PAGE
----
“Whats Identity Got to Do with It?” Rethinking Identity in Light of the Mati Work

Th following has been pulled from Gloria Wekker’s piece, “Whats Identity Got to Do With It?”, published in the anthology, female desires.

“In the course of this century, several studies-mostly by men, occasionally by white women- have dealt with the ‘unusual relationships between women.’ In the course of my sexually coming-of-age in Amsterdam, the Netherlands, during the seventies, I noticed that there were at least two models available to me on how to be a woman who loved other women. There was a dominant model, mostly engaged in by white, middle-class women, in which the rhetoric of ‘political choice,’ feminist chauvinism , conformity between partners along a number of dimensions , including socioeconomic status and age, and predominantly childlessness, played central parts. And there was a subjugated model, of which I discerned merely the contours at the time but which I learned later learned to identify as the mati work.”(121)

“My periodically returning structural malaise in applying Western sexual labels (hetero-, homo-, and bisexuality) to myself while failing to ‘identify’ with them was a major impetus to engage in this particular research.. in feminist research ‘the problem’ frequently is a blend of intellectual question and personal trouble.”

“Although it is, of course, impossible to obtain reliable qualitative data on the occurrence of the mati work in Paramaribo in the past or today, it is clear for those who have eyes to see (the symbolic behaviors) and ears to hear (the powerful metaphorical language mati speak to each other) that it is widespread in the working class. I have suggested that three out of four working class Creole women will be engaged in it at some point in their lives. There is no specific stigma attatched to mati work in a working-class environment.”
“Women’s relationships with women mostly take the form of visiting relationships, although a minority of female partners, with their children, share a household. These varied arrangements are made possible by the circumstance that most Creole working-class women own or rent their own houses and are single heads of households. Mati thus form part of and actually continually ‘cross over’ in a dual sex system, which comprises an opposite-gendered and a same-gendered arena.” (122-123)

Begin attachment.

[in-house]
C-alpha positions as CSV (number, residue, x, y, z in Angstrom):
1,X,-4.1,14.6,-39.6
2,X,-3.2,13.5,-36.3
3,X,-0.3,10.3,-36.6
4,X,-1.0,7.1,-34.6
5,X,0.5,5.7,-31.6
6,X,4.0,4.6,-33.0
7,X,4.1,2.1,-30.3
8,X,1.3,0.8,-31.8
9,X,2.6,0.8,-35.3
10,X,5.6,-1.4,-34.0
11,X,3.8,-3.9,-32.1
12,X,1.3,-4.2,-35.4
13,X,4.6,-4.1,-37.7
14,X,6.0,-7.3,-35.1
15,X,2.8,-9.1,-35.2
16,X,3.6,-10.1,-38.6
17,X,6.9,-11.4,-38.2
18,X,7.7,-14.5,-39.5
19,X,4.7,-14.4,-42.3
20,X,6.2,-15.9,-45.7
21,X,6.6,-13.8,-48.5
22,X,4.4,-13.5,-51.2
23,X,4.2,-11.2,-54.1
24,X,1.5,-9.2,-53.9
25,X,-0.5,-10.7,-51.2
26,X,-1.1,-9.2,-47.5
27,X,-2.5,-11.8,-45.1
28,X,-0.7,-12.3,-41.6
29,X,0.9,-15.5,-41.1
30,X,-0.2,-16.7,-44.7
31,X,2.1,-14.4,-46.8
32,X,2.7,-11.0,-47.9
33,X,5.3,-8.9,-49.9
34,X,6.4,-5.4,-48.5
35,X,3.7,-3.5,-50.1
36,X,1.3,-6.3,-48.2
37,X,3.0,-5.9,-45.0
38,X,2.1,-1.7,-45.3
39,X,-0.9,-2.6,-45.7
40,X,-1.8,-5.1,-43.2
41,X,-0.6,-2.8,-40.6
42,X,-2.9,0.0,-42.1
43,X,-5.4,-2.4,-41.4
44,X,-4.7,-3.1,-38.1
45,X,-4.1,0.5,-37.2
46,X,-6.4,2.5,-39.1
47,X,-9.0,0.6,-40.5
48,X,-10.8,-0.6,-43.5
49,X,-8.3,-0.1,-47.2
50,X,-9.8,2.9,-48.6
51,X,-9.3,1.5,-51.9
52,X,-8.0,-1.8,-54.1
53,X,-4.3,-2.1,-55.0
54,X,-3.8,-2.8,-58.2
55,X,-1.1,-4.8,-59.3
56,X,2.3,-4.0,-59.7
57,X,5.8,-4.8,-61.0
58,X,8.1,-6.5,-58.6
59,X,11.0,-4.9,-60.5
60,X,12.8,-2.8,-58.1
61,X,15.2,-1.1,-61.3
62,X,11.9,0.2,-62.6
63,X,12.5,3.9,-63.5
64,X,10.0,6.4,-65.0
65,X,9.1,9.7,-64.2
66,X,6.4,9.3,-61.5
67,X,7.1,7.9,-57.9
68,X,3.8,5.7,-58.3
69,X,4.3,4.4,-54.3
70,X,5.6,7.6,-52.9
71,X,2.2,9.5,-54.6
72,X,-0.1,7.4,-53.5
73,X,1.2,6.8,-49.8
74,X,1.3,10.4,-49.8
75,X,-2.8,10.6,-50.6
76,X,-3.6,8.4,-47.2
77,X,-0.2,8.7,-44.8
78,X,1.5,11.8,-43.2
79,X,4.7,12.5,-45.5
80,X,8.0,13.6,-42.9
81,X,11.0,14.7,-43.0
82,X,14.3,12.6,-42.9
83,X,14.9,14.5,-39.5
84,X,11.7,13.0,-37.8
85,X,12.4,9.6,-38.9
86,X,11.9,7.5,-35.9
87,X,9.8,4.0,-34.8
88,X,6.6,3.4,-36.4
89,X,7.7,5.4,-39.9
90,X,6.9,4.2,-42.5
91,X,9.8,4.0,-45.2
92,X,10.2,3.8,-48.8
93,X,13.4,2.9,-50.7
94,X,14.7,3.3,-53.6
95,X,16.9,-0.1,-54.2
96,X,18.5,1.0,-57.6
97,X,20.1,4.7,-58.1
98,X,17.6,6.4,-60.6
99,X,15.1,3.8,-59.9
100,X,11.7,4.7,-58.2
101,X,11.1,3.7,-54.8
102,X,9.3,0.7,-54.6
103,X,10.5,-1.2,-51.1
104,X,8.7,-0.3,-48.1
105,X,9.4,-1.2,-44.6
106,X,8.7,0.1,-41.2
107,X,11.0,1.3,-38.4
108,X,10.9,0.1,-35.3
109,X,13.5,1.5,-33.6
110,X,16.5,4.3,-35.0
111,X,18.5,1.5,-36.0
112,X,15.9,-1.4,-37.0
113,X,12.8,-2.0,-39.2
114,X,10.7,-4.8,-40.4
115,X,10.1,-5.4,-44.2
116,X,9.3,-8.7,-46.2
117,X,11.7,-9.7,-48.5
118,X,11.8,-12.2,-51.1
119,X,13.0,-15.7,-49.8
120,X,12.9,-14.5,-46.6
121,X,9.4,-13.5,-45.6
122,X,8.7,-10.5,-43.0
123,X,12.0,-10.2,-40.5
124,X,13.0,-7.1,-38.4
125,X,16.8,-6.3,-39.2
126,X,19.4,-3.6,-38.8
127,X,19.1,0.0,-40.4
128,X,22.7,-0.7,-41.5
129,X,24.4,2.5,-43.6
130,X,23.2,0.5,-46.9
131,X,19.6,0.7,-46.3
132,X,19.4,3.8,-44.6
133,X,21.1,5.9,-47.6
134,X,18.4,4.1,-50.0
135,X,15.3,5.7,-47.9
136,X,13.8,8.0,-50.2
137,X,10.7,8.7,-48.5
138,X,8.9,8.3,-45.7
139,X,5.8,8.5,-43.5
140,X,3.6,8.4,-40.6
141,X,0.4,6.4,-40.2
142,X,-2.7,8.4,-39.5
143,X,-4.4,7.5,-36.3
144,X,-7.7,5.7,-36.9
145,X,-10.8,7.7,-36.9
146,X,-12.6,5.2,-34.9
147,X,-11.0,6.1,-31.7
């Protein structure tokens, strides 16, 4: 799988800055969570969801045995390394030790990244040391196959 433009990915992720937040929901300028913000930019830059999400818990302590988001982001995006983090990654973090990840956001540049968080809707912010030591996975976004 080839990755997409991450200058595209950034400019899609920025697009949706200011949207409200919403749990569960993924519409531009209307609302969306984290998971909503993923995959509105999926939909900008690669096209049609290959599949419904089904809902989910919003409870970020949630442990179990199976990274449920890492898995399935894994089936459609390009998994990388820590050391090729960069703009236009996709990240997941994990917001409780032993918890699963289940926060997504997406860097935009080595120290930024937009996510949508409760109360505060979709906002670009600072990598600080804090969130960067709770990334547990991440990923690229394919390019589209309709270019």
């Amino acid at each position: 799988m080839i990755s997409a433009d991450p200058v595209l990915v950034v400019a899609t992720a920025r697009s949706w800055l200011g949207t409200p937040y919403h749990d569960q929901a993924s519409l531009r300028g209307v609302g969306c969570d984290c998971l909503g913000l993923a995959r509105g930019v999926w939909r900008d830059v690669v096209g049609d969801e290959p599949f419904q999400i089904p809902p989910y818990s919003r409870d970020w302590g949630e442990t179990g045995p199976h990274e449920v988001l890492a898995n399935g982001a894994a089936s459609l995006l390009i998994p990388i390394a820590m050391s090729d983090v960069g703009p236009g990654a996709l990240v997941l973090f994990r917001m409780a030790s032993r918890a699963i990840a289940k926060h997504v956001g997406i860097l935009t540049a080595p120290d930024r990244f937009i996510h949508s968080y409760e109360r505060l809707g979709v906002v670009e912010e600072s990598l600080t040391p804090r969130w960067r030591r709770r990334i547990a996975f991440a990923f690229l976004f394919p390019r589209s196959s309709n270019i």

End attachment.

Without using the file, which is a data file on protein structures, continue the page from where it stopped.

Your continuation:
Wekker hopes “to have made a case for the critical investigation and bracketing of the concept “homosexual identity.” The deeply essentialist strand of it often unwittingly introduces hampers rather than facilitates our understanding of the behavior we are trying to understand cross-culturally.”
“In the second place, emic constructions and explanations of same-gender sexual behavior need to be taken seriously. There is no reason to assume that the Western folk knowledge about sex, which has been elevated into academic knowledge, should have been more validity than folk knowledge anywhere else.”
“Third, the cross-cultural study of same-gender sexual behavior should proceed from the realization that ‘homosexualities’ are multiple and manifold, realized in different contexts and charged with different meanings”
“Finally, if in participant observation it is the person of the researcher that serves that serves as the most central and sensitive instrument of research, it behooves those of us who do (cross-cultural) sex research to be transparent, accountable, and reflective about our own sexualities.” (134)

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